My coauthor’s all, “Last minute deadlines are the only way I ever get anything done.”
My coauthor’s all, “Last minute deadlines are the only way I ever get anything done.”
After putting our house on the market, we hired professional cleaners because we couldn’t keep up with keeping the house spotless on top of everything else. Normally we live in squalor and we’re fine with that (so long as there’s no mold or anything growing). But when you’re regularly showing a house and the people you have a verbal agreement about the lease with drag their heels for a month, it’s best not to have deep cleaning on the list of things to constantly worry about.
The first person we tried charged $120/session (so ~$60/hr), which we would have been fine with if she’d done a good job cleaning. But she didn’t. There were crumbs on the dining room table, dust on the bookcases, toddler hand prints on the windows, cat hair on the carpet and in tumbleweed form and on and on and on. I came home and couldn’t tell anybody had been there to clean, except she’d apparently spent a large amount of time scraping soap out of a soap holder (but not cleaning any of the rest of the shower). Even more than I hate spending money on things I don’t value, I hate spending money and not actually getting what I don’t value. I hate paying someone a lot of money for something I could do myself and then I have to do it anyway. If I’m paying a lot of money, they should do as good as or better than I do.
So then we tried a local agency (that everyone who doesn’t use the lady we tried first uses), bonded, insured, etc. $175 for the first clean, $100 for a weekly clean. They left the place mostly clean and I could tell things had been cleaned when I walked in the door.
$100-120/week is $400-500/mo is $5000-$6000/year. We could give someone at DC1’s school an 80% scholarship for $6000/year. It’s such a waste for something we don’t even need and I don’t even get to feel noblesse oblige about paying for it because most of that money is probably going to the owner of the company– the women who actually do the cleaning are not getting $100/clean.
Also I don’t like the smell of cleaning products. And it lasts for two days after they’ve come. And a few times they’ve come after 5:30 on Friday, which means I’m home while they’re cleaning which hurts my midwestern sensibilities– I feel like I can’t just kick back and relax (or make dinner because they clean the kitchen last) and I should be cleaning too, which is ridiculous.
So that’s me being grumpy. DH, of course, likes having the cleaners, probably because he’s the one who usually does the bulk of the cleaning given my dust allergies.
Do you have someone clean the house? Do you love it?
Just got a $1000 repair estimate for my $3000 blue-book value car. ($500 in absolutely necessary to turn the check engine light off repairs, $500 to replace a couple of axles that cause vibration.) The car is 10 years old with 36,000 miles on it. (It’s also all shiny and clean because DH had it detailed for me as a Christmas present.) To get a newer model of our current car would be about $15,000.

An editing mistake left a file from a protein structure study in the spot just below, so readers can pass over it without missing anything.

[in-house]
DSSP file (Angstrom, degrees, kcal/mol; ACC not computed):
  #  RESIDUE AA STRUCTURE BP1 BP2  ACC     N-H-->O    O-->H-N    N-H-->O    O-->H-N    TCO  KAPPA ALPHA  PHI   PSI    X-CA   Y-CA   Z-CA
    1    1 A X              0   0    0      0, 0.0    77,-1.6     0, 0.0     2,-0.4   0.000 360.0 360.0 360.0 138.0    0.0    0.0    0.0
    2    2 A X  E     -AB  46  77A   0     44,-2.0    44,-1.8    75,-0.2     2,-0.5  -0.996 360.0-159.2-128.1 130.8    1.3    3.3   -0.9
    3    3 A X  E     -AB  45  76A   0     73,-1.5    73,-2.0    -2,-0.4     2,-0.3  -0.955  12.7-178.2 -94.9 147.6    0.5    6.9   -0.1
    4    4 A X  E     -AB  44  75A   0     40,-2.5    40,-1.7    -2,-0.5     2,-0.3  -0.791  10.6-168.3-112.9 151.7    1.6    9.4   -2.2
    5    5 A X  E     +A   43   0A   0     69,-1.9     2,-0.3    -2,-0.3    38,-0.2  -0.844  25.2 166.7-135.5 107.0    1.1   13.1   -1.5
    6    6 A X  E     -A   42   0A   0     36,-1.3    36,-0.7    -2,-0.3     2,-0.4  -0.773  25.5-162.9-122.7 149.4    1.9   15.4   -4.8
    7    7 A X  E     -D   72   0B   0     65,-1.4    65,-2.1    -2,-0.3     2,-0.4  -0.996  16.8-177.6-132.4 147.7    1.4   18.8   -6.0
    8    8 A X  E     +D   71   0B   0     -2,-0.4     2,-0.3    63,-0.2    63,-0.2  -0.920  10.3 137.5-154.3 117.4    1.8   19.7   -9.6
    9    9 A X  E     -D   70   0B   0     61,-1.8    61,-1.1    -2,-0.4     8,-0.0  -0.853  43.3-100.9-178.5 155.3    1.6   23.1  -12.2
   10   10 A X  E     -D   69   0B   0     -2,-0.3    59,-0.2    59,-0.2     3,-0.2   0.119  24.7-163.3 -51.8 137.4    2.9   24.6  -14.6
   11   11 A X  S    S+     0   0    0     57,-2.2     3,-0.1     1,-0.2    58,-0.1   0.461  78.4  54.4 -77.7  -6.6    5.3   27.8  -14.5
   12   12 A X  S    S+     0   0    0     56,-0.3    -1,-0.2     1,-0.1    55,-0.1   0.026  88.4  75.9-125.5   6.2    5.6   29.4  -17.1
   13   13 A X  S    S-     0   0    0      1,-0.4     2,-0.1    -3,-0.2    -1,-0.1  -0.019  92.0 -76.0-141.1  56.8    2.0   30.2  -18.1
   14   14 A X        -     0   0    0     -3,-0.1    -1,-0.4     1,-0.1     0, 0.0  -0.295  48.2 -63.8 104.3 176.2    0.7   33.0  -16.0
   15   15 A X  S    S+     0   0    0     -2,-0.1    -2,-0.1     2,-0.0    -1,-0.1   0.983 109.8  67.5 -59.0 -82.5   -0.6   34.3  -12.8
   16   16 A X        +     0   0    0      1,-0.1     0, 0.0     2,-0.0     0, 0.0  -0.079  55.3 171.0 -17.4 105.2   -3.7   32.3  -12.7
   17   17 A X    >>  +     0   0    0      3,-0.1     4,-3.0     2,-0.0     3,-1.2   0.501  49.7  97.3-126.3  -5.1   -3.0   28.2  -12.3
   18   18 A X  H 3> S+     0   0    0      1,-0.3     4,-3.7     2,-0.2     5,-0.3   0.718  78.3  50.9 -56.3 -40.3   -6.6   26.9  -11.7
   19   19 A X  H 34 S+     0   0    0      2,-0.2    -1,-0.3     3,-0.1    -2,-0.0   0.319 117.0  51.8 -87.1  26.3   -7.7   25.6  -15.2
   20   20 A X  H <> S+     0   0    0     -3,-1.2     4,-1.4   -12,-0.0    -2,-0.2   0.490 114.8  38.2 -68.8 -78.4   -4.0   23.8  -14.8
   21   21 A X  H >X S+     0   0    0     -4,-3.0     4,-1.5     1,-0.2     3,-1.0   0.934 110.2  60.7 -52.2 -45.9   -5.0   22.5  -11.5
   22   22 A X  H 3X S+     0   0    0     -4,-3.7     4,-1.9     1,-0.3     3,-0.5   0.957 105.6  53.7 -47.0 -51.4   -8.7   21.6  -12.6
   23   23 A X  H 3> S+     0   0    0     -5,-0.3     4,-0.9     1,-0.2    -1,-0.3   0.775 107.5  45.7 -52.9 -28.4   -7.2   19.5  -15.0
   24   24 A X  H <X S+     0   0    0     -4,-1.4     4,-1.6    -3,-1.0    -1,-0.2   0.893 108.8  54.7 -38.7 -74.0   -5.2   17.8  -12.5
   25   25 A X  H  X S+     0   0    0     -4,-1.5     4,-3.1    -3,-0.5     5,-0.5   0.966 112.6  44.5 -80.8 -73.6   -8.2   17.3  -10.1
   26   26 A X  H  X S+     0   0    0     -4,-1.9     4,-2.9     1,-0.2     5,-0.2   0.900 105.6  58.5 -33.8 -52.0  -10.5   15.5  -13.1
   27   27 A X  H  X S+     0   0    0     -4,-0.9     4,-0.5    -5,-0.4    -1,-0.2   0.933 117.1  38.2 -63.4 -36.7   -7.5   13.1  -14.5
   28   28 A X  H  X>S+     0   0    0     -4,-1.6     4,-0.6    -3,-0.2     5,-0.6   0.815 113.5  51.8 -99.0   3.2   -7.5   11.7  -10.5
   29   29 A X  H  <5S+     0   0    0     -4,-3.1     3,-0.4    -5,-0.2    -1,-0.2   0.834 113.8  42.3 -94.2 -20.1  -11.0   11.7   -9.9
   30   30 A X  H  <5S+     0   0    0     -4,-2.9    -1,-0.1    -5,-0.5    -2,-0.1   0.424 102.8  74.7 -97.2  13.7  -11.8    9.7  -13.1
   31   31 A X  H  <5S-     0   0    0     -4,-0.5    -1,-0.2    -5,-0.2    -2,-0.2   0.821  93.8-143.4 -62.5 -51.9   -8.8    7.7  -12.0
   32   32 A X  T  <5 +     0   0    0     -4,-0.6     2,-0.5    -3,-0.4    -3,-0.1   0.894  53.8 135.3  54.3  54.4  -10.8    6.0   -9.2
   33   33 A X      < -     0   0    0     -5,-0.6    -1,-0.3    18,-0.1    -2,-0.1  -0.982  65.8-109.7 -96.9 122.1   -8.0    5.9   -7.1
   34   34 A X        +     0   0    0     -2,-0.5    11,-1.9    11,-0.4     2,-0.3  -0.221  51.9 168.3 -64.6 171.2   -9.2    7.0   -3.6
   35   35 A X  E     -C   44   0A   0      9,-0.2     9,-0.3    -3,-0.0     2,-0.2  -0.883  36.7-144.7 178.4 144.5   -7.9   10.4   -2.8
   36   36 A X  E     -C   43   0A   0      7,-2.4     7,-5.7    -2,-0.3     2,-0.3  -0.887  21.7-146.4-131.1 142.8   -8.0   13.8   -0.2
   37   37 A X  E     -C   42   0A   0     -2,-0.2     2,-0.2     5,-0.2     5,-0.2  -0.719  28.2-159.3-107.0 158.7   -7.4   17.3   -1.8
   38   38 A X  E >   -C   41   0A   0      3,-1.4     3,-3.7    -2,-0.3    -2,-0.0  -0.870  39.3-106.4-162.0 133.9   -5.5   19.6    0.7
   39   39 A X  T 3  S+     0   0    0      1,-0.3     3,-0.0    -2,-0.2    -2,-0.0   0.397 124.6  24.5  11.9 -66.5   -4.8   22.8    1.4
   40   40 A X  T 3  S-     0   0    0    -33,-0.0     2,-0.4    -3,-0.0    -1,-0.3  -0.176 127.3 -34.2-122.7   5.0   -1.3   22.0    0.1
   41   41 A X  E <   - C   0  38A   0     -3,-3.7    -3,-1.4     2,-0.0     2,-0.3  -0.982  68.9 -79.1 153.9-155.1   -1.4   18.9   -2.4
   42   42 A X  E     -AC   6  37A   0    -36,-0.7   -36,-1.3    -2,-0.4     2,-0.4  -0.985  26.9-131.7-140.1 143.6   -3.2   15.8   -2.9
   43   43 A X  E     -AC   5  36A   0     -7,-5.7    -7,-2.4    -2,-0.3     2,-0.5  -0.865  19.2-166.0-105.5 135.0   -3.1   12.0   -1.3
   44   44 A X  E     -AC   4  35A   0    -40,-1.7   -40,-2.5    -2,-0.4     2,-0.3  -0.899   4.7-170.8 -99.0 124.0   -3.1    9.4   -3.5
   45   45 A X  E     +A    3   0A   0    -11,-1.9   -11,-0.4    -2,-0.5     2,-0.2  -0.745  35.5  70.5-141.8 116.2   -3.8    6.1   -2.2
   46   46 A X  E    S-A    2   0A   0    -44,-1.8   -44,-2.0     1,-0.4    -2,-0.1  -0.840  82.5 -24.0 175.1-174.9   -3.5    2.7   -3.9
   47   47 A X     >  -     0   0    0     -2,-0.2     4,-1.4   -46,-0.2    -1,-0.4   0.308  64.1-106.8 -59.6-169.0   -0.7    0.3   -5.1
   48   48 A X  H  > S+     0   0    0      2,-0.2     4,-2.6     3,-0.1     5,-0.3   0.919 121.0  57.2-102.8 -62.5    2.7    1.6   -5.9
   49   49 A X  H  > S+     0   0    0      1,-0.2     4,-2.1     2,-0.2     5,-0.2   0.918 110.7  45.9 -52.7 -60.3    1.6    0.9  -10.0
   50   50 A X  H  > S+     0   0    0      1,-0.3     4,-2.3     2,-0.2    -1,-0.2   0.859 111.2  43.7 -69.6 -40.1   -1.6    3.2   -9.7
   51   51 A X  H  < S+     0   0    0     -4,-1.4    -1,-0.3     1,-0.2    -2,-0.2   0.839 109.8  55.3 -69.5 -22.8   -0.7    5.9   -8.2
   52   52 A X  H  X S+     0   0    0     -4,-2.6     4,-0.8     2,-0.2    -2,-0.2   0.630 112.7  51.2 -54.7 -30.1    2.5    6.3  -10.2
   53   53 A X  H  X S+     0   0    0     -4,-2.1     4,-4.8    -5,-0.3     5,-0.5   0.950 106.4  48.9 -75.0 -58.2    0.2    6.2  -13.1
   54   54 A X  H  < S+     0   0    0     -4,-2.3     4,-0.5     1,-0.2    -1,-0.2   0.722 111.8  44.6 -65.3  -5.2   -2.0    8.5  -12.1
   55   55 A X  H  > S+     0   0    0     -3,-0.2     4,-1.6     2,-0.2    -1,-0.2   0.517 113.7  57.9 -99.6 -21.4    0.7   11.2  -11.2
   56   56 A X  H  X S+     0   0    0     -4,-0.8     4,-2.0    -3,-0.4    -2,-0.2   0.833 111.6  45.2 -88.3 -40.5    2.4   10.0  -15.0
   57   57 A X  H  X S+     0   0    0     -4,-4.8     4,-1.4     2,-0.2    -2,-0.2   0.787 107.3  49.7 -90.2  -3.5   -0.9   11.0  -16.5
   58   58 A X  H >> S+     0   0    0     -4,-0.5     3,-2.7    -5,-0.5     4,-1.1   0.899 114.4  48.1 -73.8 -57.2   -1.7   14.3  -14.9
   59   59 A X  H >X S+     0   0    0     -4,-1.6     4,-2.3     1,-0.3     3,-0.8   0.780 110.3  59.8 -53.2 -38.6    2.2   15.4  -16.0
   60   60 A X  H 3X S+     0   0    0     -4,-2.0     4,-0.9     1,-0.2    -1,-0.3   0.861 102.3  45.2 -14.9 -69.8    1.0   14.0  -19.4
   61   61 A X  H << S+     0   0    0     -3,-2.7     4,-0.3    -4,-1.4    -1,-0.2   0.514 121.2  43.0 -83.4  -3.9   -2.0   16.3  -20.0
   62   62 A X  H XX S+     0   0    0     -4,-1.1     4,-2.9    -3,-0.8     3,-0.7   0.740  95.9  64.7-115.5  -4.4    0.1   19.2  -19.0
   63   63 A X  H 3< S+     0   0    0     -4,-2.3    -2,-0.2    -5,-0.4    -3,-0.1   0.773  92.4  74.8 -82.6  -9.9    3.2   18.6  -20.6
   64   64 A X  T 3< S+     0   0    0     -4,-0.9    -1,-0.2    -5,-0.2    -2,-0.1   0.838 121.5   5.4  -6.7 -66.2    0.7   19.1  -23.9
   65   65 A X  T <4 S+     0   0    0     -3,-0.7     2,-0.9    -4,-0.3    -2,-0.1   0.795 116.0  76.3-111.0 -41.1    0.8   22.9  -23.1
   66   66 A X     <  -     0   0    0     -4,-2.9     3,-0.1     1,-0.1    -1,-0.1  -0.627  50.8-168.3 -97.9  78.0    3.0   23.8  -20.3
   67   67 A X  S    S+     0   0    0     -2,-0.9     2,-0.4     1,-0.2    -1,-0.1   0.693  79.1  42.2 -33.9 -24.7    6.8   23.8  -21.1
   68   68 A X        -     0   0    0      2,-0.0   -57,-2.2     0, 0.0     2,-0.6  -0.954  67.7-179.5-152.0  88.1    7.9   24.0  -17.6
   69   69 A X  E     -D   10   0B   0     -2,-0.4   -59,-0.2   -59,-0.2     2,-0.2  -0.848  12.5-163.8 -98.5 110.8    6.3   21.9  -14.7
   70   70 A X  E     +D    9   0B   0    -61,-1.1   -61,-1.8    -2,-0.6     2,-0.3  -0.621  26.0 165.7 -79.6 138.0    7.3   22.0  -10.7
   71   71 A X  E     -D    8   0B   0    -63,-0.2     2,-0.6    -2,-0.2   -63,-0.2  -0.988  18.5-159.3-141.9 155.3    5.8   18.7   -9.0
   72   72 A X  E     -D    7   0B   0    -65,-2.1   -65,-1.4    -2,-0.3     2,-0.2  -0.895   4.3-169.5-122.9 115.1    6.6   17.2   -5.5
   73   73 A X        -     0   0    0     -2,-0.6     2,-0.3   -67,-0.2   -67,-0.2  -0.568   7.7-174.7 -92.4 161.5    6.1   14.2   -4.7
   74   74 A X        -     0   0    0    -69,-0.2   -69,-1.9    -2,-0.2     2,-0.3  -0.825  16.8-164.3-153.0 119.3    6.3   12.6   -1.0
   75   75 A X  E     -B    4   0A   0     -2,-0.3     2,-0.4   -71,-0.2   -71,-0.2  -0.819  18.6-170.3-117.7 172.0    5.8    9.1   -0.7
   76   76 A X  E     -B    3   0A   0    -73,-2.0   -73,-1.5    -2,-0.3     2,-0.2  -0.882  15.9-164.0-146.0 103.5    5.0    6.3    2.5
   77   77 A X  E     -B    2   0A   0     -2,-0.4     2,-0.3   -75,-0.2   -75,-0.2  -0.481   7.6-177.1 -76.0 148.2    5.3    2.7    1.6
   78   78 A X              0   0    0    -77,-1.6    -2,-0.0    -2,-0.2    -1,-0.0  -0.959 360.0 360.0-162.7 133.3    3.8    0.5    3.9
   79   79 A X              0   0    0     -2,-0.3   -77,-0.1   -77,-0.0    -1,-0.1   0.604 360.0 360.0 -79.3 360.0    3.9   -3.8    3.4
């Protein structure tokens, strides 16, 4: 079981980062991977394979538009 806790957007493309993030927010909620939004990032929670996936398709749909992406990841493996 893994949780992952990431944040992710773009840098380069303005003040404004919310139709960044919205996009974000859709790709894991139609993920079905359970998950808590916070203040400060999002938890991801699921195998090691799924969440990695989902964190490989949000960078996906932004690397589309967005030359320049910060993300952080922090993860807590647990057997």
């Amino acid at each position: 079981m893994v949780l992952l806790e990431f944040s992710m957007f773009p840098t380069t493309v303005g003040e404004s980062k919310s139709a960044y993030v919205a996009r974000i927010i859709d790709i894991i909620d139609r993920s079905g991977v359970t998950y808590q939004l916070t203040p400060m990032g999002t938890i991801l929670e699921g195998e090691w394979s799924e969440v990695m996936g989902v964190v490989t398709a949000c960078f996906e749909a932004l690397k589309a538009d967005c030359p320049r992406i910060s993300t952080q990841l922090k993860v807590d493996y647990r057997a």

Since we’re only taking one car with us to paradise next year (this is one of those sacrifices people make in paradise if they want to continue saving for their kids’ college, but there’s public transportation so it’s not so bad), if we do decide to get rid of the car, this summer would be a good time to do that so we don’t have to find a place to store it.
In the past, my rule had been to replace a car when the cost of repairs was greater than the value of the car, but that was easy when we had a single major repair cost. When they start coming in in drips and drabs like this it’s harder to make that comparison. At the same time, the drips and drabs are annoying when each one means we’re down to one car for a week (I end up having to do all pick-ups and drop-offs and don’t have as much work flexibility, unless DH plays chauffer which means extra driving). Time is money!
It’s still a good little fuel efficient car. And it looks all shiny and new on the inside right now. I’m a bit attached to it.
So we’re paying the $1000 now, and we’ll rethink this after the next repair bill or it’s time to go to paradise, whichever comes first.
How do you decide when it’s time to replace a car?
… Not actually that sad.
Last night we laid out the space and we estimate that between the two of us we can fit in about 11 bookcases in the new apartment.
Currently we have 16 bookcases and 2 built-ins.
We’re still working on deaccessioning the relatively easy stuff. I’m down under 1300 books, from a high well over 1500. My partner has at least that many, too!
We’re going through by areas of the house. Some bookshelves are just full of stuff that can’t go. Others are full of chaff. So we start with the chaff.
Gonna be a lean mean LIVING IN PARADISE machine.
I discovered there are some books I was keeping out of guilt, and now I feel great about letting go of them. I have some “I’m never going to read this” and “I read this but don’t ever ever want to read again” and “why do I have this?” (note that it took YEARS into our relationship before I EVER felt ok about getting rid of a book he’d given me as a gift. But now I know we just have love and a stable relationship, and there will be more gifts.) There are also books that I realized I can get rid of because I’ve internalized the knowledge that I need from them after many years.
At some point we’re going to end up having to make hard choices. Probably what will happen is we’ll bring way too many books anyway and have to deal with it there in some way. I’m totes gonna overfill the bookcases we have with double-stacking and all. It gonna be all jenga up inside. And then who knows?